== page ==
September 19, 2007

Outside the Box

I've mentioned before that I was originally a marketing major, and there's still a lot of the marketing geek in me. I love watching commercials (sometimes more than the shows they're advertising on), and my family will tell you I have an annoying habit of coming up with spontaneous slogans for the little Mom and Pop businesses we pass when we're traveling. It's in me, even though my calling is different now.

One of the slogans I used to live by is "think outside the box." Marketers live and die by their ability to innovate, and that box can kill a career in no time if you let it. So I have always taken pride in my ability to think outside that darn box.

But Joe Thorn makes a great point.

There is a danger in the allure to think outside of the box, especially when it comes to new churches and dying churches. It sounds promising, exciting, and new, but for many “thinking outside of the box” simply boils down to trying something we’ve never tried before. This often means we imitate the ministries of other churches, like Mars Hill, Harvest, Sojourn, Saddleback, or FBC of Whatevertown. We see successful churches doing great things, and in our desire to see God do something great among us we simply copy another ministry. So, while we wind up thinking outside of the box of our own operation (a potentially good thing), we may wind up thinking well outside of the box of our cultural context (a bad thing).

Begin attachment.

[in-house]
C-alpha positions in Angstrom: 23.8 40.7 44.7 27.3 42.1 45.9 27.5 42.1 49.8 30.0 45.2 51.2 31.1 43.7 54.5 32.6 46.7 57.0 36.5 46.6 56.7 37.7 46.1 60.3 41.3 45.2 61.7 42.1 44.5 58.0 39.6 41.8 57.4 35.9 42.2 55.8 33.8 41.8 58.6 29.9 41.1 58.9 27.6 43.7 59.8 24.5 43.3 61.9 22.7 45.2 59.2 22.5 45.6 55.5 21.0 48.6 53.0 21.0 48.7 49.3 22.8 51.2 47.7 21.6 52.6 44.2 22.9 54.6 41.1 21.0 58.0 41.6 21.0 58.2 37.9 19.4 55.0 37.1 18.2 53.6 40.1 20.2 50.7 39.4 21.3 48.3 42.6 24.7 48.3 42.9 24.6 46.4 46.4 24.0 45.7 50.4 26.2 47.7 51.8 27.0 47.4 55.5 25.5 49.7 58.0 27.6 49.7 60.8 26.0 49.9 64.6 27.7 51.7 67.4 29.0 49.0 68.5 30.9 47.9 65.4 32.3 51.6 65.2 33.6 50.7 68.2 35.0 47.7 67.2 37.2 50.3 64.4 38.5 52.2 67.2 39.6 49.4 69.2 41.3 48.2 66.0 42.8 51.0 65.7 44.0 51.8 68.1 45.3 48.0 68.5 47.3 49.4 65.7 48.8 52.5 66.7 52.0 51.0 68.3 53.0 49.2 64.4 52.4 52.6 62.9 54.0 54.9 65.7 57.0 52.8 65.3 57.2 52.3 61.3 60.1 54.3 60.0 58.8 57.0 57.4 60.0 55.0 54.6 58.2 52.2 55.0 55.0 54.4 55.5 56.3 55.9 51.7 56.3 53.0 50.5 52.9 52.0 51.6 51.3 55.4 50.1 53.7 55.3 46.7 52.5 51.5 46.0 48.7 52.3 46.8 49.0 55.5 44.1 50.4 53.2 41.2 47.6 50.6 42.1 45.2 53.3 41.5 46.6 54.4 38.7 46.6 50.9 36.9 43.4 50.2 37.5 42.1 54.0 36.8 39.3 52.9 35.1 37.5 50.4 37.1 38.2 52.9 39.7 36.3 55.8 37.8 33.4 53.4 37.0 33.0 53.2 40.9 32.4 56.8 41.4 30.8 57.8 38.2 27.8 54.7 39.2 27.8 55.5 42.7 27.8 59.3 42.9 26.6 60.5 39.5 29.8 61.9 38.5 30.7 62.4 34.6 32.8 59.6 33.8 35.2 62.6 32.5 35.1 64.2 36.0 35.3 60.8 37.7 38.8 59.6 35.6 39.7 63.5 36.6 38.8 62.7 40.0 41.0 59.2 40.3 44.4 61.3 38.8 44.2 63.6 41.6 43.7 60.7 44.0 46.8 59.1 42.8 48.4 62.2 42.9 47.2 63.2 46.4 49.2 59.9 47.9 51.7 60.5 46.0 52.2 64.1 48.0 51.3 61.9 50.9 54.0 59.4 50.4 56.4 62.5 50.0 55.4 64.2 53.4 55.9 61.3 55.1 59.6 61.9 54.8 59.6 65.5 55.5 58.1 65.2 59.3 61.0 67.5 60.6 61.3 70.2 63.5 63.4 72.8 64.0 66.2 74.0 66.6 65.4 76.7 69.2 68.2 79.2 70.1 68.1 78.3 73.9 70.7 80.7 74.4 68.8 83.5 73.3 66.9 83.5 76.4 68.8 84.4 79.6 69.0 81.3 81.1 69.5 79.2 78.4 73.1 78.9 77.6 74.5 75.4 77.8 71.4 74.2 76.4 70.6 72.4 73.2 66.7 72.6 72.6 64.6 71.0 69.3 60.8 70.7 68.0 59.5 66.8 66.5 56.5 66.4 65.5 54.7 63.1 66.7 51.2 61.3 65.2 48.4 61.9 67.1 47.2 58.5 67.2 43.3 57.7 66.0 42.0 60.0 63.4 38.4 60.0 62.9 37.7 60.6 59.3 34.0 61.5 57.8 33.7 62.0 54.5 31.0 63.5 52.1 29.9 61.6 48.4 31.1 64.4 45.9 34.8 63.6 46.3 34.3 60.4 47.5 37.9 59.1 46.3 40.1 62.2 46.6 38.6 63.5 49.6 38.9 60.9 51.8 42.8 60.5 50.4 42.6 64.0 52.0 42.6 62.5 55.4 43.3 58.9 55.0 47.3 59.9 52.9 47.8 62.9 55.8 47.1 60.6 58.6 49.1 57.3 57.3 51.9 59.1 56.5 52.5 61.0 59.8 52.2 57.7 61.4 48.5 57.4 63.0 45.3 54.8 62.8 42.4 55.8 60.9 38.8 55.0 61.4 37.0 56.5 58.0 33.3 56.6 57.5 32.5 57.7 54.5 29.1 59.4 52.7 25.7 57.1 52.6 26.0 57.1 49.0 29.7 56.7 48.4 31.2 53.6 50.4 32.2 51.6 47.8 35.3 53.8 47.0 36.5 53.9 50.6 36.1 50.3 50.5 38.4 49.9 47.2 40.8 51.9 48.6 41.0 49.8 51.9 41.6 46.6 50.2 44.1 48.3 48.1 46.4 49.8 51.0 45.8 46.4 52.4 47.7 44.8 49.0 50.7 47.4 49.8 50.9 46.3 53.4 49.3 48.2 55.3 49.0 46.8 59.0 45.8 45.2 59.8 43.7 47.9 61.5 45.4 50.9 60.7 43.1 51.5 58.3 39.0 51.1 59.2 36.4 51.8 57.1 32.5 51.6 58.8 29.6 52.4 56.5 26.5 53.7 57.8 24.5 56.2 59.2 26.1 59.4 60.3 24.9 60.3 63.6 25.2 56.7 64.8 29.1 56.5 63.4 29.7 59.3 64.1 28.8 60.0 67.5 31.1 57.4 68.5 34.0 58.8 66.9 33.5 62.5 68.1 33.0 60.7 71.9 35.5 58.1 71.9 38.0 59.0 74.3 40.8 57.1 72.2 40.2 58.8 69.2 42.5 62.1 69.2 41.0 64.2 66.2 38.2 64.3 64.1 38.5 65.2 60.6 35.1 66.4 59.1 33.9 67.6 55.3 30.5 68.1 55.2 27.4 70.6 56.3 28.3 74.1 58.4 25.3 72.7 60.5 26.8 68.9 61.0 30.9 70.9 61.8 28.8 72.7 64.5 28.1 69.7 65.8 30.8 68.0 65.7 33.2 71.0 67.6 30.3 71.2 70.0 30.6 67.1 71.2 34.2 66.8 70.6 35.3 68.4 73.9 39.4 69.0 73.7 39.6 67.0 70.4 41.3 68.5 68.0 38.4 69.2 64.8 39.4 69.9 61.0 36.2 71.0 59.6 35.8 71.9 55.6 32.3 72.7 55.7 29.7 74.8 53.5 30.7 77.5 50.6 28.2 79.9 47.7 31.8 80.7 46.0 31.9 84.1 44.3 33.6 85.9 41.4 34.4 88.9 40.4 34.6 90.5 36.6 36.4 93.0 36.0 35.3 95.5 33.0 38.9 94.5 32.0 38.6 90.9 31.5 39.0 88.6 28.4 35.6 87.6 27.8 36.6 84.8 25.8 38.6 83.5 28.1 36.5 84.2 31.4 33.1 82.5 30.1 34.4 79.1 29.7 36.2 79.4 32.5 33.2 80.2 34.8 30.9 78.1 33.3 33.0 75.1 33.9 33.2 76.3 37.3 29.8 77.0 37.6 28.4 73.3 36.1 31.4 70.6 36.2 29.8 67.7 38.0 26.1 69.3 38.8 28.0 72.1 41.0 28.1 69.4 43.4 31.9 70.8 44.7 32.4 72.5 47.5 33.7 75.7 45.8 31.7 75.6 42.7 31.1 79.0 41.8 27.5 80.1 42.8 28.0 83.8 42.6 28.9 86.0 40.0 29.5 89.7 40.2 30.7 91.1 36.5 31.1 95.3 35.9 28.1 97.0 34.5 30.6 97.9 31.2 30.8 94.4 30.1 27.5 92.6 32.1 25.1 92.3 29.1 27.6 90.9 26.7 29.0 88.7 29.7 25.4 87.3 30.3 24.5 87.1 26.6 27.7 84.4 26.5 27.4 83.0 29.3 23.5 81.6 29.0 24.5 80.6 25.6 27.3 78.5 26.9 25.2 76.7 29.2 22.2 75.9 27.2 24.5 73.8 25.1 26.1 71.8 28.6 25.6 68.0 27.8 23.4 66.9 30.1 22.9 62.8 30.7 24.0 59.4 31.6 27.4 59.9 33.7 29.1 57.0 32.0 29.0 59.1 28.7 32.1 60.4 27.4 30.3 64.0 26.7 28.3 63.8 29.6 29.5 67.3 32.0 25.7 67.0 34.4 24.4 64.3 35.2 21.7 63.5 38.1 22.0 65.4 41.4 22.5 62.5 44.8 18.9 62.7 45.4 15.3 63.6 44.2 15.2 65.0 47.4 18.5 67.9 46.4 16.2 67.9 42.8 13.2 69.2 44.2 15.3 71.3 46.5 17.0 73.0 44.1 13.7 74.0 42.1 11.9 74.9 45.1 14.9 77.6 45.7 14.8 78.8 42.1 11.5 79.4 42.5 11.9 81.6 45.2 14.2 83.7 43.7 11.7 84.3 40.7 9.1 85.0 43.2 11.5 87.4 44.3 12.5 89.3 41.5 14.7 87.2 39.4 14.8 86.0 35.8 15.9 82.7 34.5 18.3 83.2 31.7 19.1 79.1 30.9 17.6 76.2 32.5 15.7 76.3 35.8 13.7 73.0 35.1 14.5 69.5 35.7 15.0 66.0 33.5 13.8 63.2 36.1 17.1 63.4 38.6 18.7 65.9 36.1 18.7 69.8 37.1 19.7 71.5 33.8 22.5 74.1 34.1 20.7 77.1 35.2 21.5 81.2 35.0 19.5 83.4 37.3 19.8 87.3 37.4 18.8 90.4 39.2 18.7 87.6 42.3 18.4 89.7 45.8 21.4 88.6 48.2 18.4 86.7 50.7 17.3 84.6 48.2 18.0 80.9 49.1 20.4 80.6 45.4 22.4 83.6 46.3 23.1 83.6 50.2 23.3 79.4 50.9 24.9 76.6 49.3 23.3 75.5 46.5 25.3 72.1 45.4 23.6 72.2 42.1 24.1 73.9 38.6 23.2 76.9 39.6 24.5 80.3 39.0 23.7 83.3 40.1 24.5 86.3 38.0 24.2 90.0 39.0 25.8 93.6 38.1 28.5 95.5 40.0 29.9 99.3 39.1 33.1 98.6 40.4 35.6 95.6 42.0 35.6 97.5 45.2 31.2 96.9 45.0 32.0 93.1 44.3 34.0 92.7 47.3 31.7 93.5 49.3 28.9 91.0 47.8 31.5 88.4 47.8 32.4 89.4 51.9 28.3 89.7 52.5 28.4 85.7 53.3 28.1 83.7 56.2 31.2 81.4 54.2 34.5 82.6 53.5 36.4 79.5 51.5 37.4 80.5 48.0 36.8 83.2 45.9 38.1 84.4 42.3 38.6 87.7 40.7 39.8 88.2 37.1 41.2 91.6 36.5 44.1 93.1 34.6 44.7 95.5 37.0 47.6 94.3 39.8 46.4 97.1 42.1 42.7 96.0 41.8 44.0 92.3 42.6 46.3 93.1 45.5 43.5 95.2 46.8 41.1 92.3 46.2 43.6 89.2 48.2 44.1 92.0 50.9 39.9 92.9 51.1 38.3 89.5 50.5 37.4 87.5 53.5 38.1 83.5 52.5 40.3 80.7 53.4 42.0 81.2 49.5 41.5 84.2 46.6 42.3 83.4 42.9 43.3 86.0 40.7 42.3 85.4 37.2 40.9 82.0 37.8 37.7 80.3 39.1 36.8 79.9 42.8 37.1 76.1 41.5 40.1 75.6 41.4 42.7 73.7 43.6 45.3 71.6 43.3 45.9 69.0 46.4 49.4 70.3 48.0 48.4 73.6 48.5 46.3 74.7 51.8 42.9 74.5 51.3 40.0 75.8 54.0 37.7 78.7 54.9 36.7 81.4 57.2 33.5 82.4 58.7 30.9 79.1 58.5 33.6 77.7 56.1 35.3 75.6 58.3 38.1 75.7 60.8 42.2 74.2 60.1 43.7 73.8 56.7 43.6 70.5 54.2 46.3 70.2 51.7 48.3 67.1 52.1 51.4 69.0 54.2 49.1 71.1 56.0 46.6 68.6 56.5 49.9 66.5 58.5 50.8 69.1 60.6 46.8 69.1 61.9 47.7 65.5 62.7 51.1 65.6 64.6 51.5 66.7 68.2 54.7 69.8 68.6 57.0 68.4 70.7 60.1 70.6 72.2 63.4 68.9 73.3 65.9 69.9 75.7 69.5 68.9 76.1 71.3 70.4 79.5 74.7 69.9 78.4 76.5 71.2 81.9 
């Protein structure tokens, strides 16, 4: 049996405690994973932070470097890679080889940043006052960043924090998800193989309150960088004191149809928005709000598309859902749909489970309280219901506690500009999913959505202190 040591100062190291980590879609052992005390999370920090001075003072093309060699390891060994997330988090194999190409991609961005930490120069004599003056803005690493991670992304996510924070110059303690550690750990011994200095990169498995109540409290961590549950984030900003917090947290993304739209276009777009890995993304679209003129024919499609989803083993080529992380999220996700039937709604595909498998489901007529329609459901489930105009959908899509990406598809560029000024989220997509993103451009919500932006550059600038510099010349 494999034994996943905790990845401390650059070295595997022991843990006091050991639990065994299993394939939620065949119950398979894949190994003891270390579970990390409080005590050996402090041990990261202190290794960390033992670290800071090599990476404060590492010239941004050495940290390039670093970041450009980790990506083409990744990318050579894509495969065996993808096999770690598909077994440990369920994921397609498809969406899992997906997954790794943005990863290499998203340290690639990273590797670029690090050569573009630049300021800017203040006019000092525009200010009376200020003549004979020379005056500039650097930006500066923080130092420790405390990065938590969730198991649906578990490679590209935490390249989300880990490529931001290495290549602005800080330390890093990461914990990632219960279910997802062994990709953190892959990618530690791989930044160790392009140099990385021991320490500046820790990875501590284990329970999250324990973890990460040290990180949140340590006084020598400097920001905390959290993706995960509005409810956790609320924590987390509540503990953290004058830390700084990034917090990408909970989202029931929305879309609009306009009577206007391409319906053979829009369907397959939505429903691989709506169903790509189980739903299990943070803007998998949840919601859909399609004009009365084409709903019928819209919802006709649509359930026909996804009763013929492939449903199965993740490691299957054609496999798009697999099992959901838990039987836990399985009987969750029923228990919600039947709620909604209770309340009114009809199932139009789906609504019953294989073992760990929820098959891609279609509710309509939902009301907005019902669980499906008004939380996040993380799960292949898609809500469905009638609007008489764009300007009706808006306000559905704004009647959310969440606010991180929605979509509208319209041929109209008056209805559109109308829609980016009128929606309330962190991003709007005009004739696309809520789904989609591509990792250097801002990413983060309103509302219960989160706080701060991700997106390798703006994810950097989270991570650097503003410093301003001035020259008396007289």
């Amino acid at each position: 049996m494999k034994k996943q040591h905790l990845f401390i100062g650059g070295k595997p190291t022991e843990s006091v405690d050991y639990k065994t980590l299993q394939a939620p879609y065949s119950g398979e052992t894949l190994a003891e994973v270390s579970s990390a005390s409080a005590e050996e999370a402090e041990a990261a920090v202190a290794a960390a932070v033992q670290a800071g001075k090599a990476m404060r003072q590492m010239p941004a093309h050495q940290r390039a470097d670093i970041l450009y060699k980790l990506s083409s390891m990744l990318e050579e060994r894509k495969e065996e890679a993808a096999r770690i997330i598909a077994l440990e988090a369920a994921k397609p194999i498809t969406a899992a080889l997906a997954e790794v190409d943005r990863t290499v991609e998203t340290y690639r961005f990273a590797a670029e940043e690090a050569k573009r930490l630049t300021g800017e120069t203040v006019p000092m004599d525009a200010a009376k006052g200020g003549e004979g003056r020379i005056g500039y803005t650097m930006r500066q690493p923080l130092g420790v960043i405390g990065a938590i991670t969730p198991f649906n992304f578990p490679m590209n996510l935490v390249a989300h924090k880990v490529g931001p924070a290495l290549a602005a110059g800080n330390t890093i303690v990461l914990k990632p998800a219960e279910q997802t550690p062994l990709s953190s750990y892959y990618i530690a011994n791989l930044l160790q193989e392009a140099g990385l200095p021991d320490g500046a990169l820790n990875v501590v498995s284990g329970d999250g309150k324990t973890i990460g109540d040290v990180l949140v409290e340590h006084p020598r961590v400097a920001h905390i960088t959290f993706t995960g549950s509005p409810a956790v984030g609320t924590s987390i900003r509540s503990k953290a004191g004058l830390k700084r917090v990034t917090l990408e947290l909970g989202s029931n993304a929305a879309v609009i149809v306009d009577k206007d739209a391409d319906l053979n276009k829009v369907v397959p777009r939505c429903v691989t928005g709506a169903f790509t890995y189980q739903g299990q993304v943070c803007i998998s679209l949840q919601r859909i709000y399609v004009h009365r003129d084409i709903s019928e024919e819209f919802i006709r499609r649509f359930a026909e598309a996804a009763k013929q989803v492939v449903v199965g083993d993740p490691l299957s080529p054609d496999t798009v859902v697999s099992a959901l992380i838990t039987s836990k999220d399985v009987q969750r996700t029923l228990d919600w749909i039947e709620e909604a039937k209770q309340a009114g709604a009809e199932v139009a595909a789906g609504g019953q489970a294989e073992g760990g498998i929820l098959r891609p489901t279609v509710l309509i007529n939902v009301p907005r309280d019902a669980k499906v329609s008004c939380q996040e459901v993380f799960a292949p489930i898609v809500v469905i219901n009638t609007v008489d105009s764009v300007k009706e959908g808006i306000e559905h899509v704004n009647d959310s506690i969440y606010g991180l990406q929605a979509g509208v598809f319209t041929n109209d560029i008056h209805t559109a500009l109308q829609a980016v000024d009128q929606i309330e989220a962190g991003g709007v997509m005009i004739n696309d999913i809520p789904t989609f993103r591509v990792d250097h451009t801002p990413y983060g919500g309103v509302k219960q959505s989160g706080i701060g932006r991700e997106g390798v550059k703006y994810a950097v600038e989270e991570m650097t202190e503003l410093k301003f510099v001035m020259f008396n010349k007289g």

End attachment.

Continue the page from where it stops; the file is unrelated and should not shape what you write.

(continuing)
I've seen it happen in churches. Attendance is down, or the 'young people' aren't coming anymore, or the new church up the road is attracting some of our people, and so we start trying to "innovate," which usually means copying someone else's great idea. We forget that what works in California won't always work in Kentucky, or Pennsylvania, or Ohio. The people are different, the culture is different. I can tell you that what works for a church two blocks from my house won't work in a church ten miles away, because the people are different. Different ages, different economic level, different education.

But we also have to be careful to define what box we're thinking outside of. Orthodoxy is, after all, a box. It defines the boundaries of what Christianity is, what the "faith once delivered" consists of. The (dare I use the word?) >fundamentals of the faith. If we start thinking outside that box, we wander into territory that we're not meant to be in. We end up wandering far from the faith, and sometimes we can't find our way back. And we lead whole congregations astray -- people who depend on us to show them what's right, and true. Thinking outside that box can be fatal, and can lead people away from Christ.

So I still like to think outside some boxed. But I'm learning just how important, how valuable, some boxes can really be.

Posted by: Warren Kelly at 08:12 PM | No Comments | Add Comment
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